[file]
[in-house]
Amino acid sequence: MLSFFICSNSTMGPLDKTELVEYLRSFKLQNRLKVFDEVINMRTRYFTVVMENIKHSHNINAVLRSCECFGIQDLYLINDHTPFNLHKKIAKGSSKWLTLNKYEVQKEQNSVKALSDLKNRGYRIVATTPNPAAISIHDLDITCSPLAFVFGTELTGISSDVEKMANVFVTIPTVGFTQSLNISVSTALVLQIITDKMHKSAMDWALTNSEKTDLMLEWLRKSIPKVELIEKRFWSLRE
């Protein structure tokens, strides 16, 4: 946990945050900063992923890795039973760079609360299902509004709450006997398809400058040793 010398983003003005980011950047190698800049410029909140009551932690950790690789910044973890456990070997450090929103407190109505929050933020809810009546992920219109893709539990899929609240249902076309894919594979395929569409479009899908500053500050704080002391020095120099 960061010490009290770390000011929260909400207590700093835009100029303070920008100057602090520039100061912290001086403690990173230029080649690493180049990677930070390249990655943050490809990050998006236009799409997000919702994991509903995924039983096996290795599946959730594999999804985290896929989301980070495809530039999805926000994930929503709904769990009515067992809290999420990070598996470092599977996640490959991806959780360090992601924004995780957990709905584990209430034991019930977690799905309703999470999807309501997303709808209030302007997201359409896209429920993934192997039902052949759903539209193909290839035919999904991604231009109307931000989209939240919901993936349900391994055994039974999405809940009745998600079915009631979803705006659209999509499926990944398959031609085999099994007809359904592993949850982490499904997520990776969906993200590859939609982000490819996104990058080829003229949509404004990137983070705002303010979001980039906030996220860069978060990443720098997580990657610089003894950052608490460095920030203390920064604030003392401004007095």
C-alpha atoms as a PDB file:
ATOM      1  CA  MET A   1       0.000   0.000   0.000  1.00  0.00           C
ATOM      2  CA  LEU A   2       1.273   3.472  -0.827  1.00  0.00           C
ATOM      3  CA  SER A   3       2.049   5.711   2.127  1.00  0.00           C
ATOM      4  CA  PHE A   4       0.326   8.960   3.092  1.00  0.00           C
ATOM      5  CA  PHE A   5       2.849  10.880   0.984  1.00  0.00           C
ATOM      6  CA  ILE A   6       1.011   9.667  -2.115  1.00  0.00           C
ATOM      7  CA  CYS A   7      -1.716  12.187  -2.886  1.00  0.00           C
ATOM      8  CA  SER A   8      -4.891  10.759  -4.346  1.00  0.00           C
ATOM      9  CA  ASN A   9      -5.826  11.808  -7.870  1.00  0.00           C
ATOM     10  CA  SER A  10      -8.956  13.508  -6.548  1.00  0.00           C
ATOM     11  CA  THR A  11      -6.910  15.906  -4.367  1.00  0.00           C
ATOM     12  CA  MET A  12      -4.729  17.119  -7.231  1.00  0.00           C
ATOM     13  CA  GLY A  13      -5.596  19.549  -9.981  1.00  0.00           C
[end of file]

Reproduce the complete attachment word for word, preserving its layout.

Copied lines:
[in-house]
Amino acid sequence: MLSFFICSNSTMGPLDKTELVEYLRSFKLQNRLKVFDEVINMRTRYFTVVMENIKHSHNINAVLRSCECFGIQDLYLINDHTPFNLHKKIAKGSSKWLTLNKYEVQKEQNSVKALSDLKNRGYRIVATTPNPAAISIHDLDITCSPLAFVFGTELTGISSDVEKMANVFVTIPTVGFTQSLNISVSTALVLQIITDKMHKSAMDWALTNSEKTDLMLEWLRKSIPKVELIEKRFWSLRE
């Protein structure tokens, strides 16, 4: 946990945050900063992923890795039973760079609360299902509004709450006997398809400058040793 010398983003003005980011950047190698800049410029909140009551932690950790690789910044973890456990070997450090929103407190109505929050933020809810009546992920219109893709539990899929609240249902076309894919594979395929569409479009899908500053500050704080002391020095120099 960061010490009290770390000011929260909400207590700093835009100029303070920008100057602090520039100061912290001086403690990173230029080649690493180049990677930070390249990655943050490809990050998006236009799409997000919702994991509903995924039983096996290795599946959730594999999804985290896929989301980070495809530039999805926000994930929503709904769990009515067992809290999420990070598996470092599977996640490959991806959780360090992601924004995780957990709905584990209430034991019930977690799905309703999470999807309501997303709808209030302007997201359409896209429920993934192997039902052949759903539209193909290839035919999904991604231009109307931000989209939240919901993936349900391994055994039974999405809940009745998600079915009631979803705006659209999509499926990944398959031609085999099994007809359904592993949850982490499904997520990776969906993200590859939609982000490819996104990058080829003229949509404004990137983070705002303010979001980039906030996220860069978060990443720098997580990657610089003894950052608490460095920030203390920064604030003392401004007095």
C-alpha atoms as a PDB file:
ATOM      1  CA  MET A   1       0.000   0.000   0.000  1.00  0.00           C
ATOM      2  CA  LEU A   2       1.273   3.472  -0.827  1.00  0.00           C
ATOM      3  CA  SER A   3       2.049   5.711   2.127  1.00  0.00           C
ATOM      4  CA  PHE A   4       0.326   8.960   3.092  1.00  0.00           C
ATOM      5  CA  PHE A   5       2.849  10.880   0.984  1.00  0.00           C
ATOM      6  CA  ILE A   6       1.011   9.667  -2.115  1.00  0.00           C
ATOM      7  CA  CYS A   7      -1.716  12.187  -2.886  1.00  0.00           C
ATOM      8  CA  SER A   8      -4.891  10.759  -4.346  1.00  0.00           C
ATOM      9  CA  ASN A   9      -5.826  11.808  -7.870  1.00  0.00           C
ATOM     10  CA  SER A  10      -8.956  13.508  -6.548  1.00  0.00           C
ATOM     11  CA  THR A  11      -6.910  15.906  -4.367  1.00  0.00           C
ATOM     12  CA  MET A  12      -4.729  17.119  -7.231  1.00  0.00           C
ATOM     13  CA  GLY A  13      -5.596  19.549  -9.981  1.00  0.00           C